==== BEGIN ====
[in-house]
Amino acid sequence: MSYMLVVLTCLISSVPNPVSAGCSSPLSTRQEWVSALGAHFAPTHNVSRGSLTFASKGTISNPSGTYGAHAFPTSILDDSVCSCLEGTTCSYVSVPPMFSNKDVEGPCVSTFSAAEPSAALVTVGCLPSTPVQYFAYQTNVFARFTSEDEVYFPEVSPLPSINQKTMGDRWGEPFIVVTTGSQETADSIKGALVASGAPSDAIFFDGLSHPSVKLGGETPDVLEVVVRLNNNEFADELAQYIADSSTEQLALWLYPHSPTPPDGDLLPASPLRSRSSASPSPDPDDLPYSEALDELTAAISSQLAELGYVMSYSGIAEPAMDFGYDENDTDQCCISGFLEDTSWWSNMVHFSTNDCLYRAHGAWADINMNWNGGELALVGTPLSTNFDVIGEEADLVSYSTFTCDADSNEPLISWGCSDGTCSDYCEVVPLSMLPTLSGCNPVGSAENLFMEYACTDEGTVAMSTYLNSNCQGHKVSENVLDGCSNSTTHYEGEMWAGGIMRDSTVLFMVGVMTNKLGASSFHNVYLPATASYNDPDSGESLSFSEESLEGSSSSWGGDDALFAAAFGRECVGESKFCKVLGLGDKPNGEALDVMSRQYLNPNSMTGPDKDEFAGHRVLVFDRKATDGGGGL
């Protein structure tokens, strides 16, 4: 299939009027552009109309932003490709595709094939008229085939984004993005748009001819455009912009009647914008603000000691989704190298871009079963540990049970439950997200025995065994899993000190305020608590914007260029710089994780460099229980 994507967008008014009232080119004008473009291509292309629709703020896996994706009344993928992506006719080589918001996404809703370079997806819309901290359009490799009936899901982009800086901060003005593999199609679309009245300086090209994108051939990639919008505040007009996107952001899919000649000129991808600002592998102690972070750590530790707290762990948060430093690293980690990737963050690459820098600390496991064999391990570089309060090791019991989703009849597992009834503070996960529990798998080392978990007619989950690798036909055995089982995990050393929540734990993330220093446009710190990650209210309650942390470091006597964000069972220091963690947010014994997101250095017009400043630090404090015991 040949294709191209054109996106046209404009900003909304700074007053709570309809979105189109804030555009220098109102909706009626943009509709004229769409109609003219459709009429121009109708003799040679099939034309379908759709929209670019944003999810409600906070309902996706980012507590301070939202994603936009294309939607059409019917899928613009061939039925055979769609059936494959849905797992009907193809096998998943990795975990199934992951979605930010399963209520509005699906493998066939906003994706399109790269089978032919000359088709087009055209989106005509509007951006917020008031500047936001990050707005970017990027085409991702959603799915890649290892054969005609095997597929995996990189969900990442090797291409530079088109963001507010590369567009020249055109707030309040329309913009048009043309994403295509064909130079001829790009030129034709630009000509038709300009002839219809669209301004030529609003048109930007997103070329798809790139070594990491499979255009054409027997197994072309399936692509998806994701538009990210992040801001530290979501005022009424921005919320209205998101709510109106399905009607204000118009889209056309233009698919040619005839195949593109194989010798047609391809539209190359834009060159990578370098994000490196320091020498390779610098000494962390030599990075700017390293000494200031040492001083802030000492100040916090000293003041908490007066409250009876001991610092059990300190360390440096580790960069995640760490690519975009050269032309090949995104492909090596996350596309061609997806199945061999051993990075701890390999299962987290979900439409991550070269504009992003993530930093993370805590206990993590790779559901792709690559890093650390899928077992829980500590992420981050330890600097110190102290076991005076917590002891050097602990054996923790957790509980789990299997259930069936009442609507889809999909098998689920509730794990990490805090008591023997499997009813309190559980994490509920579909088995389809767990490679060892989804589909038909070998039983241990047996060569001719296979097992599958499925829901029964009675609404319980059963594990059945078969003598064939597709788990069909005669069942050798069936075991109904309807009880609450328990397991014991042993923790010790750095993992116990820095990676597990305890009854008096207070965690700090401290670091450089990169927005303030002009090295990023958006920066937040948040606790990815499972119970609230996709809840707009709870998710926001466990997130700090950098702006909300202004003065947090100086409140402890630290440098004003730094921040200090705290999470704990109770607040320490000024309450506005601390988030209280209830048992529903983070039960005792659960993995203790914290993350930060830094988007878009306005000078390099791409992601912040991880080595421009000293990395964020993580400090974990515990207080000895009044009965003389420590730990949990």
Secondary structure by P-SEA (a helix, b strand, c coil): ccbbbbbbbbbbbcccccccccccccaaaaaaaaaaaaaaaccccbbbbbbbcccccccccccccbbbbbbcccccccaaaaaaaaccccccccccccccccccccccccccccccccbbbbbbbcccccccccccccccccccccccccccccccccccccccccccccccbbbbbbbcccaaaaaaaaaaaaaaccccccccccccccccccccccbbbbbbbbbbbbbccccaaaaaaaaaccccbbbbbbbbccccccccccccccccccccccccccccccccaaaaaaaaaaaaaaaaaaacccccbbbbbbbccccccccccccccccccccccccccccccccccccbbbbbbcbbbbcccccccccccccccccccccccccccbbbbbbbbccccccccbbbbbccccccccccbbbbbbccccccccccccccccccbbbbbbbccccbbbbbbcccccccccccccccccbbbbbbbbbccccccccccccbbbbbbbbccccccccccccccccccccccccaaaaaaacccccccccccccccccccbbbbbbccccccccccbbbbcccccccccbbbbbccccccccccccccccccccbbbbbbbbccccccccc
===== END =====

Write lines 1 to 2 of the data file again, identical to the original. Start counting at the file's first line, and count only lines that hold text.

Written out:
[in-house]
Amino acid sequence: MSYMLVVLTCLISSVPNPVSAGCSSPLSTRQEWVSALGAHFAPTHNVSRGSLTFASKGTISNPSGTYGAHAFPTSILDDSVCSCLEGTTCSYVSVPPMFSNKDVEGPCVSTFSAAEPSAALVTVGCLPSTPVQYFAYQTNVFARFTSEDEVYFPEVSPLPSINQKTMGDRWGEPFIVVTTGSQETADSIKGALVASGAPSDAIFFDGLSHPSVKLGGETPDVLEVVVRLNNNEFADELAQYIADSSTEQLALWLYPHSPTPPDGDLLPASPLRSRSSASPSPDPDDLPYSEALDELTAAISSQLAELGYVMSYSGIAEPAMDFGYDENDTDQCCISGFLEDTSWWSNMVHFSTNDCLYRAHGAWADINMNWNGGELALVGTPLSTNFDVIGEEADLVSYSTFTCDADSNEPLISWGCSDGTCSDYCEVVPLSMLPTLSGCNPVGSAENLFMEYACTDEGTVAMSTYLNSNCQGHKVSENVLDGCSNSTTHYEGEMWAGGIMRDSTVLFMVGVMTNKLGASSFHNVYLPATASYNDPDSGESLSFSEESLEGSSSSWGGDDALFAAAFGRECVGESKFCKVLGLGDKPNGEALDVMSRQYLNPNSMTGPDKDEFAGHRVLVFDRKATDGGGGL